Here at Cinephile City, we like to run a regular column called Movie of the Moment, where we talk about how a given film perfectly defines the era in which it was released. Well, looking at the imminent release of SPECTRE, we realized that just about every James Bond film is a movie of its moment. So we’re celebrating James Bond Week with Movie of the Moment pieces all week long, each about a different Bond film. Enjoy!
Sometimes, real life offers individuals holding such large amounts of power that, with just a touch of extra villainy, they could be Bond villains. Rupert Murdoch is one such individual. The Australian billionaire constructed a media empire that encompassed tabloid newspapers (the U.K.’s News of the World and Sun, as well as the New York Post), films and television production (20th Century Fox), and publishing (HarperCollins). October 1996 added 24 hour news to the roster with the launch of the Fox News Channel. Many people were already distrustful of Murdoch and his newspapers placing a premium on shock than on being a public service. The Fox News Channel seemed to expand his reach even further and give even more of a platform for his political views. What would happen if this man was actually a full-on diabolical villain?
A little more than a year after Fox News Channel premiered, Tomorrow Never Dies came out in December 1997 with an answer to this question. The previous two Bond films, License To Kill and Goldeneye, had featured more realistic and serious villains than the films from the Connery and Moore eras, and it had seemed that Pierce Brosnan would play Bond accordingly. Forget all that, Tomorrow Never Dies says: Elliot Carver, as played with gusto by Jonathan Pryce, is a cartoon villain who just happens to own a large media empire. Carver grasps his PAD and his typewriter like Blofeld grasped his cat, barely containing his excitement when checking in with his underlings about all of the chaotic news that his media empire will be able to cover. Carver is so powerful that he can blackmail presidents with scandalous pictures for relaxed media rules, and so sadistic that he then orders one of his division chiefs to release the pictures anyway.
One of the key elements for the rewatchability of a Bond film is how effective the villain is. A dull villain can lead to For Your Eyes Only or Octopussy, which are mostly as forgettable as the antagonists. If there’s one thing that Elliot Carver can be accused of, it definitely isn’t dullness. Jonathan Pryce seems to be having the time of his life as he relishes hamming up Carver’s many elaborate speeches. Carver’s mockery of Wai Lin (Michelle Yeoh) after her capture, including an over-the-top impersonation of her martial arts skills, is something that should be just stupid but becomes actively hilarious because of how much fun Pryce seems to be having. Pryce plays Carver as a Bond villain who’s acutely aware that he is a villain, which turns the image of Murdoch into the sort of mustache twirling caricature that many people already saw him as.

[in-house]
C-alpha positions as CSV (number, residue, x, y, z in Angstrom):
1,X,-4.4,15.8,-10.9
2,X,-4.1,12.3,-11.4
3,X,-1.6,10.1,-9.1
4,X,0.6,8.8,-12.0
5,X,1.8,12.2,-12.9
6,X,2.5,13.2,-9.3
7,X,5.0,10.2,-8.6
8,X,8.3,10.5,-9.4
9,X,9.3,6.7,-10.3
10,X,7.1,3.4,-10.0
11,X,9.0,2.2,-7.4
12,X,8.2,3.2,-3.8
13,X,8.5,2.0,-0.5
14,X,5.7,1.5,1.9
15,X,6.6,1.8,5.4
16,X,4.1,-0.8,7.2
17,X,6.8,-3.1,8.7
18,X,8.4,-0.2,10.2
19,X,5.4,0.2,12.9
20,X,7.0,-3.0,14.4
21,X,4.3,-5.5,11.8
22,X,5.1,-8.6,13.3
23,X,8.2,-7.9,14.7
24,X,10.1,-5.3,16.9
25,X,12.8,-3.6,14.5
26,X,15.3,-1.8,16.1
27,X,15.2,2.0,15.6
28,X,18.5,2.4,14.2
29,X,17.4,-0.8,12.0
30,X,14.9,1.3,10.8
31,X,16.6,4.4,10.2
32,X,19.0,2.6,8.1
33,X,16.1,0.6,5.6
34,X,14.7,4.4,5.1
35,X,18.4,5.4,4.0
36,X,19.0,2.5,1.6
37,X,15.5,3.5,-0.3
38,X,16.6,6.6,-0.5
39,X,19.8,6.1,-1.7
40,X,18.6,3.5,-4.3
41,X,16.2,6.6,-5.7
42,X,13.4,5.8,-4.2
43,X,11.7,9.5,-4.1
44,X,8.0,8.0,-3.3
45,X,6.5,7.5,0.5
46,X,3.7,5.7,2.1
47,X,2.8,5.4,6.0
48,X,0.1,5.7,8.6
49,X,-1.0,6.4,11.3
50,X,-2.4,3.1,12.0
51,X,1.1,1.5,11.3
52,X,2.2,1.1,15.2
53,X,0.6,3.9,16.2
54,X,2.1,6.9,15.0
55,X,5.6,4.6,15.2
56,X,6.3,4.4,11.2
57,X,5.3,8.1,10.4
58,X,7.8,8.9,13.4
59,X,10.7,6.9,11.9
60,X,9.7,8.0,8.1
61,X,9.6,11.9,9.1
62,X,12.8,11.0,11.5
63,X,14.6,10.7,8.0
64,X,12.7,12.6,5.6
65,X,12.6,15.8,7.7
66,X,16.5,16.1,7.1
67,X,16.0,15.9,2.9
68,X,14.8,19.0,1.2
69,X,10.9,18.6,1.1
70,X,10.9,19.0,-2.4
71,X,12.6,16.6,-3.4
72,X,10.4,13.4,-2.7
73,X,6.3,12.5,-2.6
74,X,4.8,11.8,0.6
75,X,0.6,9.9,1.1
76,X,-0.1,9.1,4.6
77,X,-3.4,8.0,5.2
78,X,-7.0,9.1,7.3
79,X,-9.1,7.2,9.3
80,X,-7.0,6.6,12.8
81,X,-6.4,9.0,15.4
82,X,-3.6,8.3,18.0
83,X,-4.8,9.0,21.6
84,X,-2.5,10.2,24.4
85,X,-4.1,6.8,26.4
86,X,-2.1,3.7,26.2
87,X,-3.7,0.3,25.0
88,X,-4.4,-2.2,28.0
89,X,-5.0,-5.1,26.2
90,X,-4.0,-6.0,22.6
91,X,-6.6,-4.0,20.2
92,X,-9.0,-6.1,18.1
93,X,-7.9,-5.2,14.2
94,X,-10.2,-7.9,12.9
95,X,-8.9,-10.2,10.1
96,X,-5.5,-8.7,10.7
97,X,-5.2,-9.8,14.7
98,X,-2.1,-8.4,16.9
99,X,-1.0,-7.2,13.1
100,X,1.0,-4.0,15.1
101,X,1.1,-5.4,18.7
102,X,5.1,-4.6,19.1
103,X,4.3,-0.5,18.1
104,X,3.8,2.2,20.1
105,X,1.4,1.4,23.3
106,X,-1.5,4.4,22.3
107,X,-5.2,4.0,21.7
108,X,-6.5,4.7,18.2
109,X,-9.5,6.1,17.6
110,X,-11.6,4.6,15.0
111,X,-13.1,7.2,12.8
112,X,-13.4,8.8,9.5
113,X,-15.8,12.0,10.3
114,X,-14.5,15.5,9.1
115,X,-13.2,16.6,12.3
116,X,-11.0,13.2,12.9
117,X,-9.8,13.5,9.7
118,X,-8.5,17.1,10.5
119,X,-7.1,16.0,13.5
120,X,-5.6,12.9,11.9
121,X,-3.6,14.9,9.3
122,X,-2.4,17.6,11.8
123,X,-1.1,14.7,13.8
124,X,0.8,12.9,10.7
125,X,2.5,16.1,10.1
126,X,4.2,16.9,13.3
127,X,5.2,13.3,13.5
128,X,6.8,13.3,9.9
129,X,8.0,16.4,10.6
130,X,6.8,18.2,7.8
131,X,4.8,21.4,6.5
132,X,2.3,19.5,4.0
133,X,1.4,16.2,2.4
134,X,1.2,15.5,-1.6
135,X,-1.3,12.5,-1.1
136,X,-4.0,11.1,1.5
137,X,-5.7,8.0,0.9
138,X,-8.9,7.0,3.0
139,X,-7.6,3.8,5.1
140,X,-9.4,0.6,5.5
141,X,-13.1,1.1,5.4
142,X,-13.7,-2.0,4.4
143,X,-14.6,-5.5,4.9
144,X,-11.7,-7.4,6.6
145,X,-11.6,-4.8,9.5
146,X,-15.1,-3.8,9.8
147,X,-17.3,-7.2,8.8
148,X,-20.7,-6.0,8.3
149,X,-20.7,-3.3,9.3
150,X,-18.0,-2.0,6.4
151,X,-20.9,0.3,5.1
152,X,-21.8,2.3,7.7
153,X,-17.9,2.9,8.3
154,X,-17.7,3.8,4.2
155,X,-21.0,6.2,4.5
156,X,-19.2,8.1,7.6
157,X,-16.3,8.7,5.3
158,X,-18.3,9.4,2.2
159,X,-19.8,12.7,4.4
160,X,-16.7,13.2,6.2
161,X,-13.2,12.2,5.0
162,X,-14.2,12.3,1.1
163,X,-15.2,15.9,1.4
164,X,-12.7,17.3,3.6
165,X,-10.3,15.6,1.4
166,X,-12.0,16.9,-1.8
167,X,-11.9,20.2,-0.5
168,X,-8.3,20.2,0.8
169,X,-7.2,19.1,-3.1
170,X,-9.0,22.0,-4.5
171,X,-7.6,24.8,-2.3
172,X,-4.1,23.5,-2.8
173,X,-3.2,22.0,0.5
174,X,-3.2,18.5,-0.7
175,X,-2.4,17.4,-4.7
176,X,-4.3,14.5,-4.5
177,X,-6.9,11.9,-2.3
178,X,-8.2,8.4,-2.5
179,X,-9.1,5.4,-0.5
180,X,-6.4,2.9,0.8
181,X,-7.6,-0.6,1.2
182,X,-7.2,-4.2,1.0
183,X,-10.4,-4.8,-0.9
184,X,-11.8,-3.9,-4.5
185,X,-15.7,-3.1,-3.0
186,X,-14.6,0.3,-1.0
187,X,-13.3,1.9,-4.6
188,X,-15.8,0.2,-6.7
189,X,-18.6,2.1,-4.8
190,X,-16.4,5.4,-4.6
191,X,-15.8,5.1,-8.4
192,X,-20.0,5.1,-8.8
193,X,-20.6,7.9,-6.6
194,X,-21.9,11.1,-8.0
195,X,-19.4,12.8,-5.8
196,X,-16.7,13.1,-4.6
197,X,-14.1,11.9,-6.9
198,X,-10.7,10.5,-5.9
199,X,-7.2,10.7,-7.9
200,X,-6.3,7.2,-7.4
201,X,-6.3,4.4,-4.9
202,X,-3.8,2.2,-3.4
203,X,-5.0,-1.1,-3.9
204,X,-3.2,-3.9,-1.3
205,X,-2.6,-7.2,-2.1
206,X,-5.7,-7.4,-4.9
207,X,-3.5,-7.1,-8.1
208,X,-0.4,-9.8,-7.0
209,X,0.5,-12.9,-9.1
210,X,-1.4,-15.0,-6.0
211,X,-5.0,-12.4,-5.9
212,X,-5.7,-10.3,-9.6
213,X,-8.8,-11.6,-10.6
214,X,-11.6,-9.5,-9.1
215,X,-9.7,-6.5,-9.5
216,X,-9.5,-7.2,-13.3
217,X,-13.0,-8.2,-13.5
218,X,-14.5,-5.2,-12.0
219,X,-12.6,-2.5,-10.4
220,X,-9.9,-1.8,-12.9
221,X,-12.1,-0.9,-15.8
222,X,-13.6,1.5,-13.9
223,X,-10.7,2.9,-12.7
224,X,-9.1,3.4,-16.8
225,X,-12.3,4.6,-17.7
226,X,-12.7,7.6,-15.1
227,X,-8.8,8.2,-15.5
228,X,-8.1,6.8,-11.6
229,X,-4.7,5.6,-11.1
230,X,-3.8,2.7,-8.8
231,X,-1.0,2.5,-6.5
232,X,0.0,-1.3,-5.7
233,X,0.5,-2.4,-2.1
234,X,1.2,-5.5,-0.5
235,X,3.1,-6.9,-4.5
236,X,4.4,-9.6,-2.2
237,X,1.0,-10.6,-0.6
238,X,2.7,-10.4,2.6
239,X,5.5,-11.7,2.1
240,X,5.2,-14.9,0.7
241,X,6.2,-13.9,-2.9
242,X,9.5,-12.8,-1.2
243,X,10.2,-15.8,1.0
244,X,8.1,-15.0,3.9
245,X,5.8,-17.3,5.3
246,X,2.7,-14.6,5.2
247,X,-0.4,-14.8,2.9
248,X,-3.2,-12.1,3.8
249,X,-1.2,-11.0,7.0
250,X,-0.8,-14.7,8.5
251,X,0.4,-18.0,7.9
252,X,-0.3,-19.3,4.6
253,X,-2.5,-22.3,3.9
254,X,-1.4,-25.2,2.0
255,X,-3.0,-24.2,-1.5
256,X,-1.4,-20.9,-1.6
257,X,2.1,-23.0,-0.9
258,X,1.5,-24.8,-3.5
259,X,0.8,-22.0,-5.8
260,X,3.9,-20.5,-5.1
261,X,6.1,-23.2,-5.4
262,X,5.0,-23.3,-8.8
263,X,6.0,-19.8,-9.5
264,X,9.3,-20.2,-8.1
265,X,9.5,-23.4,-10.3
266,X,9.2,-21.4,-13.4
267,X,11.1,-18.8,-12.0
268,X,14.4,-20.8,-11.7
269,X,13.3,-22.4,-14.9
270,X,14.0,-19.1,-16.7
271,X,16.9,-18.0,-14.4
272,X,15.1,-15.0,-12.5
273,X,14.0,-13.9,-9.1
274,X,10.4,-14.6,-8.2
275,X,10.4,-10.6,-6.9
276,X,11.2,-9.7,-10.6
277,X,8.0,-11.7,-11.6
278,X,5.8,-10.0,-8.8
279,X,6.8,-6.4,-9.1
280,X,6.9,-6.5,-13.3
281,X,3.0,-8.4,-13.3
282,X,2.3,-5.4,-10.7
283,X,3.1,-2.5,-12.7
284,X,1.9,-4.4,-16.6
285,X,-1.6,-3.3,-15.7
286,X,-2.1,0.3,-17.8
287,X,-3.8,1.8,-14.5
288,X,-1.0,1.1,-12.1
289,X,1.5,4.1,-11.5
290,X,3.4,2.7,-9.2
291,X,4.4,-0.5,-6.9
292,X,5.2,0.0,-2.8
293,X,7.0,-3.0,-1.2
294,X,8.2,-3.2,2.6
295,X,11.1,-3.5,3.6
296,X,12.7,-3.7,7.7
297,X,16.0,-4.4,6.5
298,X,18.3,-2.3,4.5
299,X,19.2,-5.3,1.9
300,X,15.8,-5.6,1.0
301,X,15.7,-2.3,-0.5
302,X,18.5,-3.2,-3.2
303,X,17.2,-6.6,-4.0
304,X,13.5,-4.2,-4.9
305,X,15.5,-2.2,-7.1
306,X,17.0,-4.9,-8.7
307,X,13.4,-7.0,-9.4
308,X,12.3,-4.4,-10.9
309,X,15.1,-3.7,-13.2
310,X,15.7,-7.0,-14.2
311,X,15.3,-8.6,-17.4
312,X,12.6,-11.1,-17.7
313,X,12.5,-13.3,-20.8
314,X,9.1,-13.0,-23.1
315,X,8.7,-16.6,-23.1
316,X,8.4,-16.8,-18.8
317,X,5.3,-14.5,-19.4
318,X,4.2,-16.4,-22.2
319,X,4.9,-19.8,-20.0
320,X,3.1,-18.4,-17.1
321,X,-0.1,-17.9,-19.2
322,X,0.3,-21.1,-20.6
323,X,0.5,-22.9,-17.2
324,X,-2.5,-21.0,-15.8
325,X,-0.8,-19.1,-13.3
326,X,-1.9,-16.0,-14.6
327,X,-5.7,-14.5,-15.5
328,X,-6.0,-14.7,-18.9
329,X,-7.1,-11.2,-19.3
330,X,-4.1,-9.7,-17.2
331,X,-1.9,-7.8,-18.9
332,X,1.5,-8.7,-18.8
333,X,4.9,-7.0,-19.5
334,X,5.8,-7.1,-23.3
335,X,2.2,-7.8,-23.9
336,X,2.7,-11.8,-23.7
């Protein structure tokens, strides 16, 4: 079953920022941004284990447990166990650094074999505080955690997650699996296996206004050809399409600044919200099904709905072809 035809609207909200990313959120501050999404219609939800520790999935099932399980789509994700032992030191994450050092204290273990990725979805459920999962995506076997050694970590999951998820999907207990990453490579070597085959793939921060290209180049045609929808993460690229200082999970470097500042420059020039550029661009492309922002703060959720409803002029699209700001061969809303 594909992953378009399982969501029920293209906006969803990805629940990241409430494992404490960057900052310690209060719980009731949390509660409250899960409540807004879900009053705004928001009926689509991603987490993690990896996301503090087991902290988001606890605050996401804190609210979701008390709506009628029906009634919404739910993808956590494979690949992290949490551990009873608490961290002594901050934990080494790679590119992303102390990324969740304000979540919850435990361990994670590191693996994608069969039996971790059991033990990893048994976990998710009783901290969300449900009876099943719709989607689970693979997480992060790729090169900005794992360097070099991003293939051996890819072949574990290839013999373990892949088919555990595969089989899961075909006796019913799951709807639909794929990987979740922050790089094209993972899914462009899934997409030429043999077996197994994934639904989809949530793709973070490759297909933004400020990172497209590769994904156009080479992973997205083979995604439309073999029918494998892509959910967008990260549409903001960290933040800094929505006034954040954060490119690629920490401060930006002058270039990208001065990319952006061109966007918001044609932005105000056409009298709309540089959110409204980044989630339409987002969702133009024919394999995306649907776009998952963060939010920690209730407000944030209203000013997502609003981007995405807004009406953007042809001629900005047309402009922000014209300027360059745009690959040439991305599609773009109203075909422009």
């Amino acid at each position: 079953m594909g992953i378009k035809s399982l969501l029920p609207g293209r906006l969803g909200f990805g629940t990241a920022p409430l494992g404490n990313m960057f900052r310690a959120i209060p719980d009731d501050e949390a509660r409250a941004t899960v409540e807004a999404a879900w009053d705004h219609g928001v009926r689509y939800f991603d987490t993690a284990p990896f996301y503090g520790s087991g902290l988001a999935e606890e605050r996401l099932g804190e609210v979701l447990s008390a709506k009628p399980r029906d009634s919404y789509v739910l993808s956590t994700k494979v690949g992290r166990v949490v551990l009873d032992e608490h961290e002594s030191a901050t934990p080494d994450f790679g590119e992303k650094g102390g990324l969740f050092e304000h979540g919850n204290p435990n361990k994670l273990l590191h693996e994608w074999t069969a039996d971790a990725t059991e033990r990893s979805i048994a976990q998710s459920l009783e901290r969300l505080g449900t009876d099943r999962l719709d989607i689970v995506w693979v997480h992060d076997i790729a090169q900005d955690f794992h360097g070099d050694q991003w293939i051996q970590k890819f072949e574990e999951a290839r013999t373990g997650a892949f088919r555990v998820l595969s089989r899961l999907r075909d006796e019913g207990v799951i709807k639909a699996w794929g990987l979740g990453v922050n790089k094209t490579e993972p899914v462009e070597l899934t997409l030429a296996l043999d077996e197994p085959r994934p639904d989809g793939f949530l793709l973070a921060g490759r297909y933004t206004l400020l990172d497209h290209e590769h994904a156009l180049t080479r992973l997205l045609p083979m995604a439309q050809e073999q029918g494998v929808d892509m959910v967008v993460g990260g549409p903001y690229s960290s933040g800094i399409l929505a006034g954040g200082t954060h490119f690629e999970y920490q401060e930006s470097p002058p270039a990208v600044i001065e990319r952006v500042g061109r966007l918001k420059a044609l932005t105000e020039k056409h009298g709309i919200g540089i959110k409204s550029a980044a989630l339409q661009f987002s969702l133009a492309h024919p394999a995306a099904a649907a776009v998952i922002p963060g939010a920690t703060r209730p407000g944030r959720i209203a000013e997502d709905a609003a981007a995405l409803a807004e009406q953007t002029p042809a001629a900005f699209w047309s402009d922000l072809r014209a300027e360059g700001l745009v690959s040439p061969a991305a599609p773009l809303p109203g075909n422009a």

Amusingly, Carver’s plans aren’t even about taking over the entire world. The elaborate plan, which involves using a stealth submarine to try to bring the U.K. and China into a near nuclear confrontation, is a scheme to install a new leader for China that will allow Carter’s newly launched 24 hour news network exclusive broadcasting rights in that country. If it also allows them to create a crisis which can be covered by every aspect of his media empire, all the better. It’s a diabolical plot that made the most sense in the late 1990s, when the media landscape was still in the process of becoming more consolidated. In the 21st century, these media empires are the norm and it’s harder to make the general public worry as much about it.
If the producers had waited another decade to put the plot of Tomorrow Never Dies in motion, they would’ve seen Murdoch’s News Of The World brought down by actively committing an actual crime: Private investigators hired by the paper had hacked the cell phones and intercepted the voice messages of thousands of people, including several families of British servicemen killed in action and at least one murder victim [Editor’s note: that’s hardly the only crime the paper committed! Check out the “Controversies” section of its Wikipedia page, it’s an entertaining/depressing read]. That tale could have provided even more fodder for a James Bond spy thriller. Instead, audiences will just have to enjoy the megalomania of Elliot Carver rather than the actual evil that men like Murdoch inflict upon the world.
Scott Goldfarb is a student of the arts, trying to continually keep on improving and learning more about the artform he loves so much.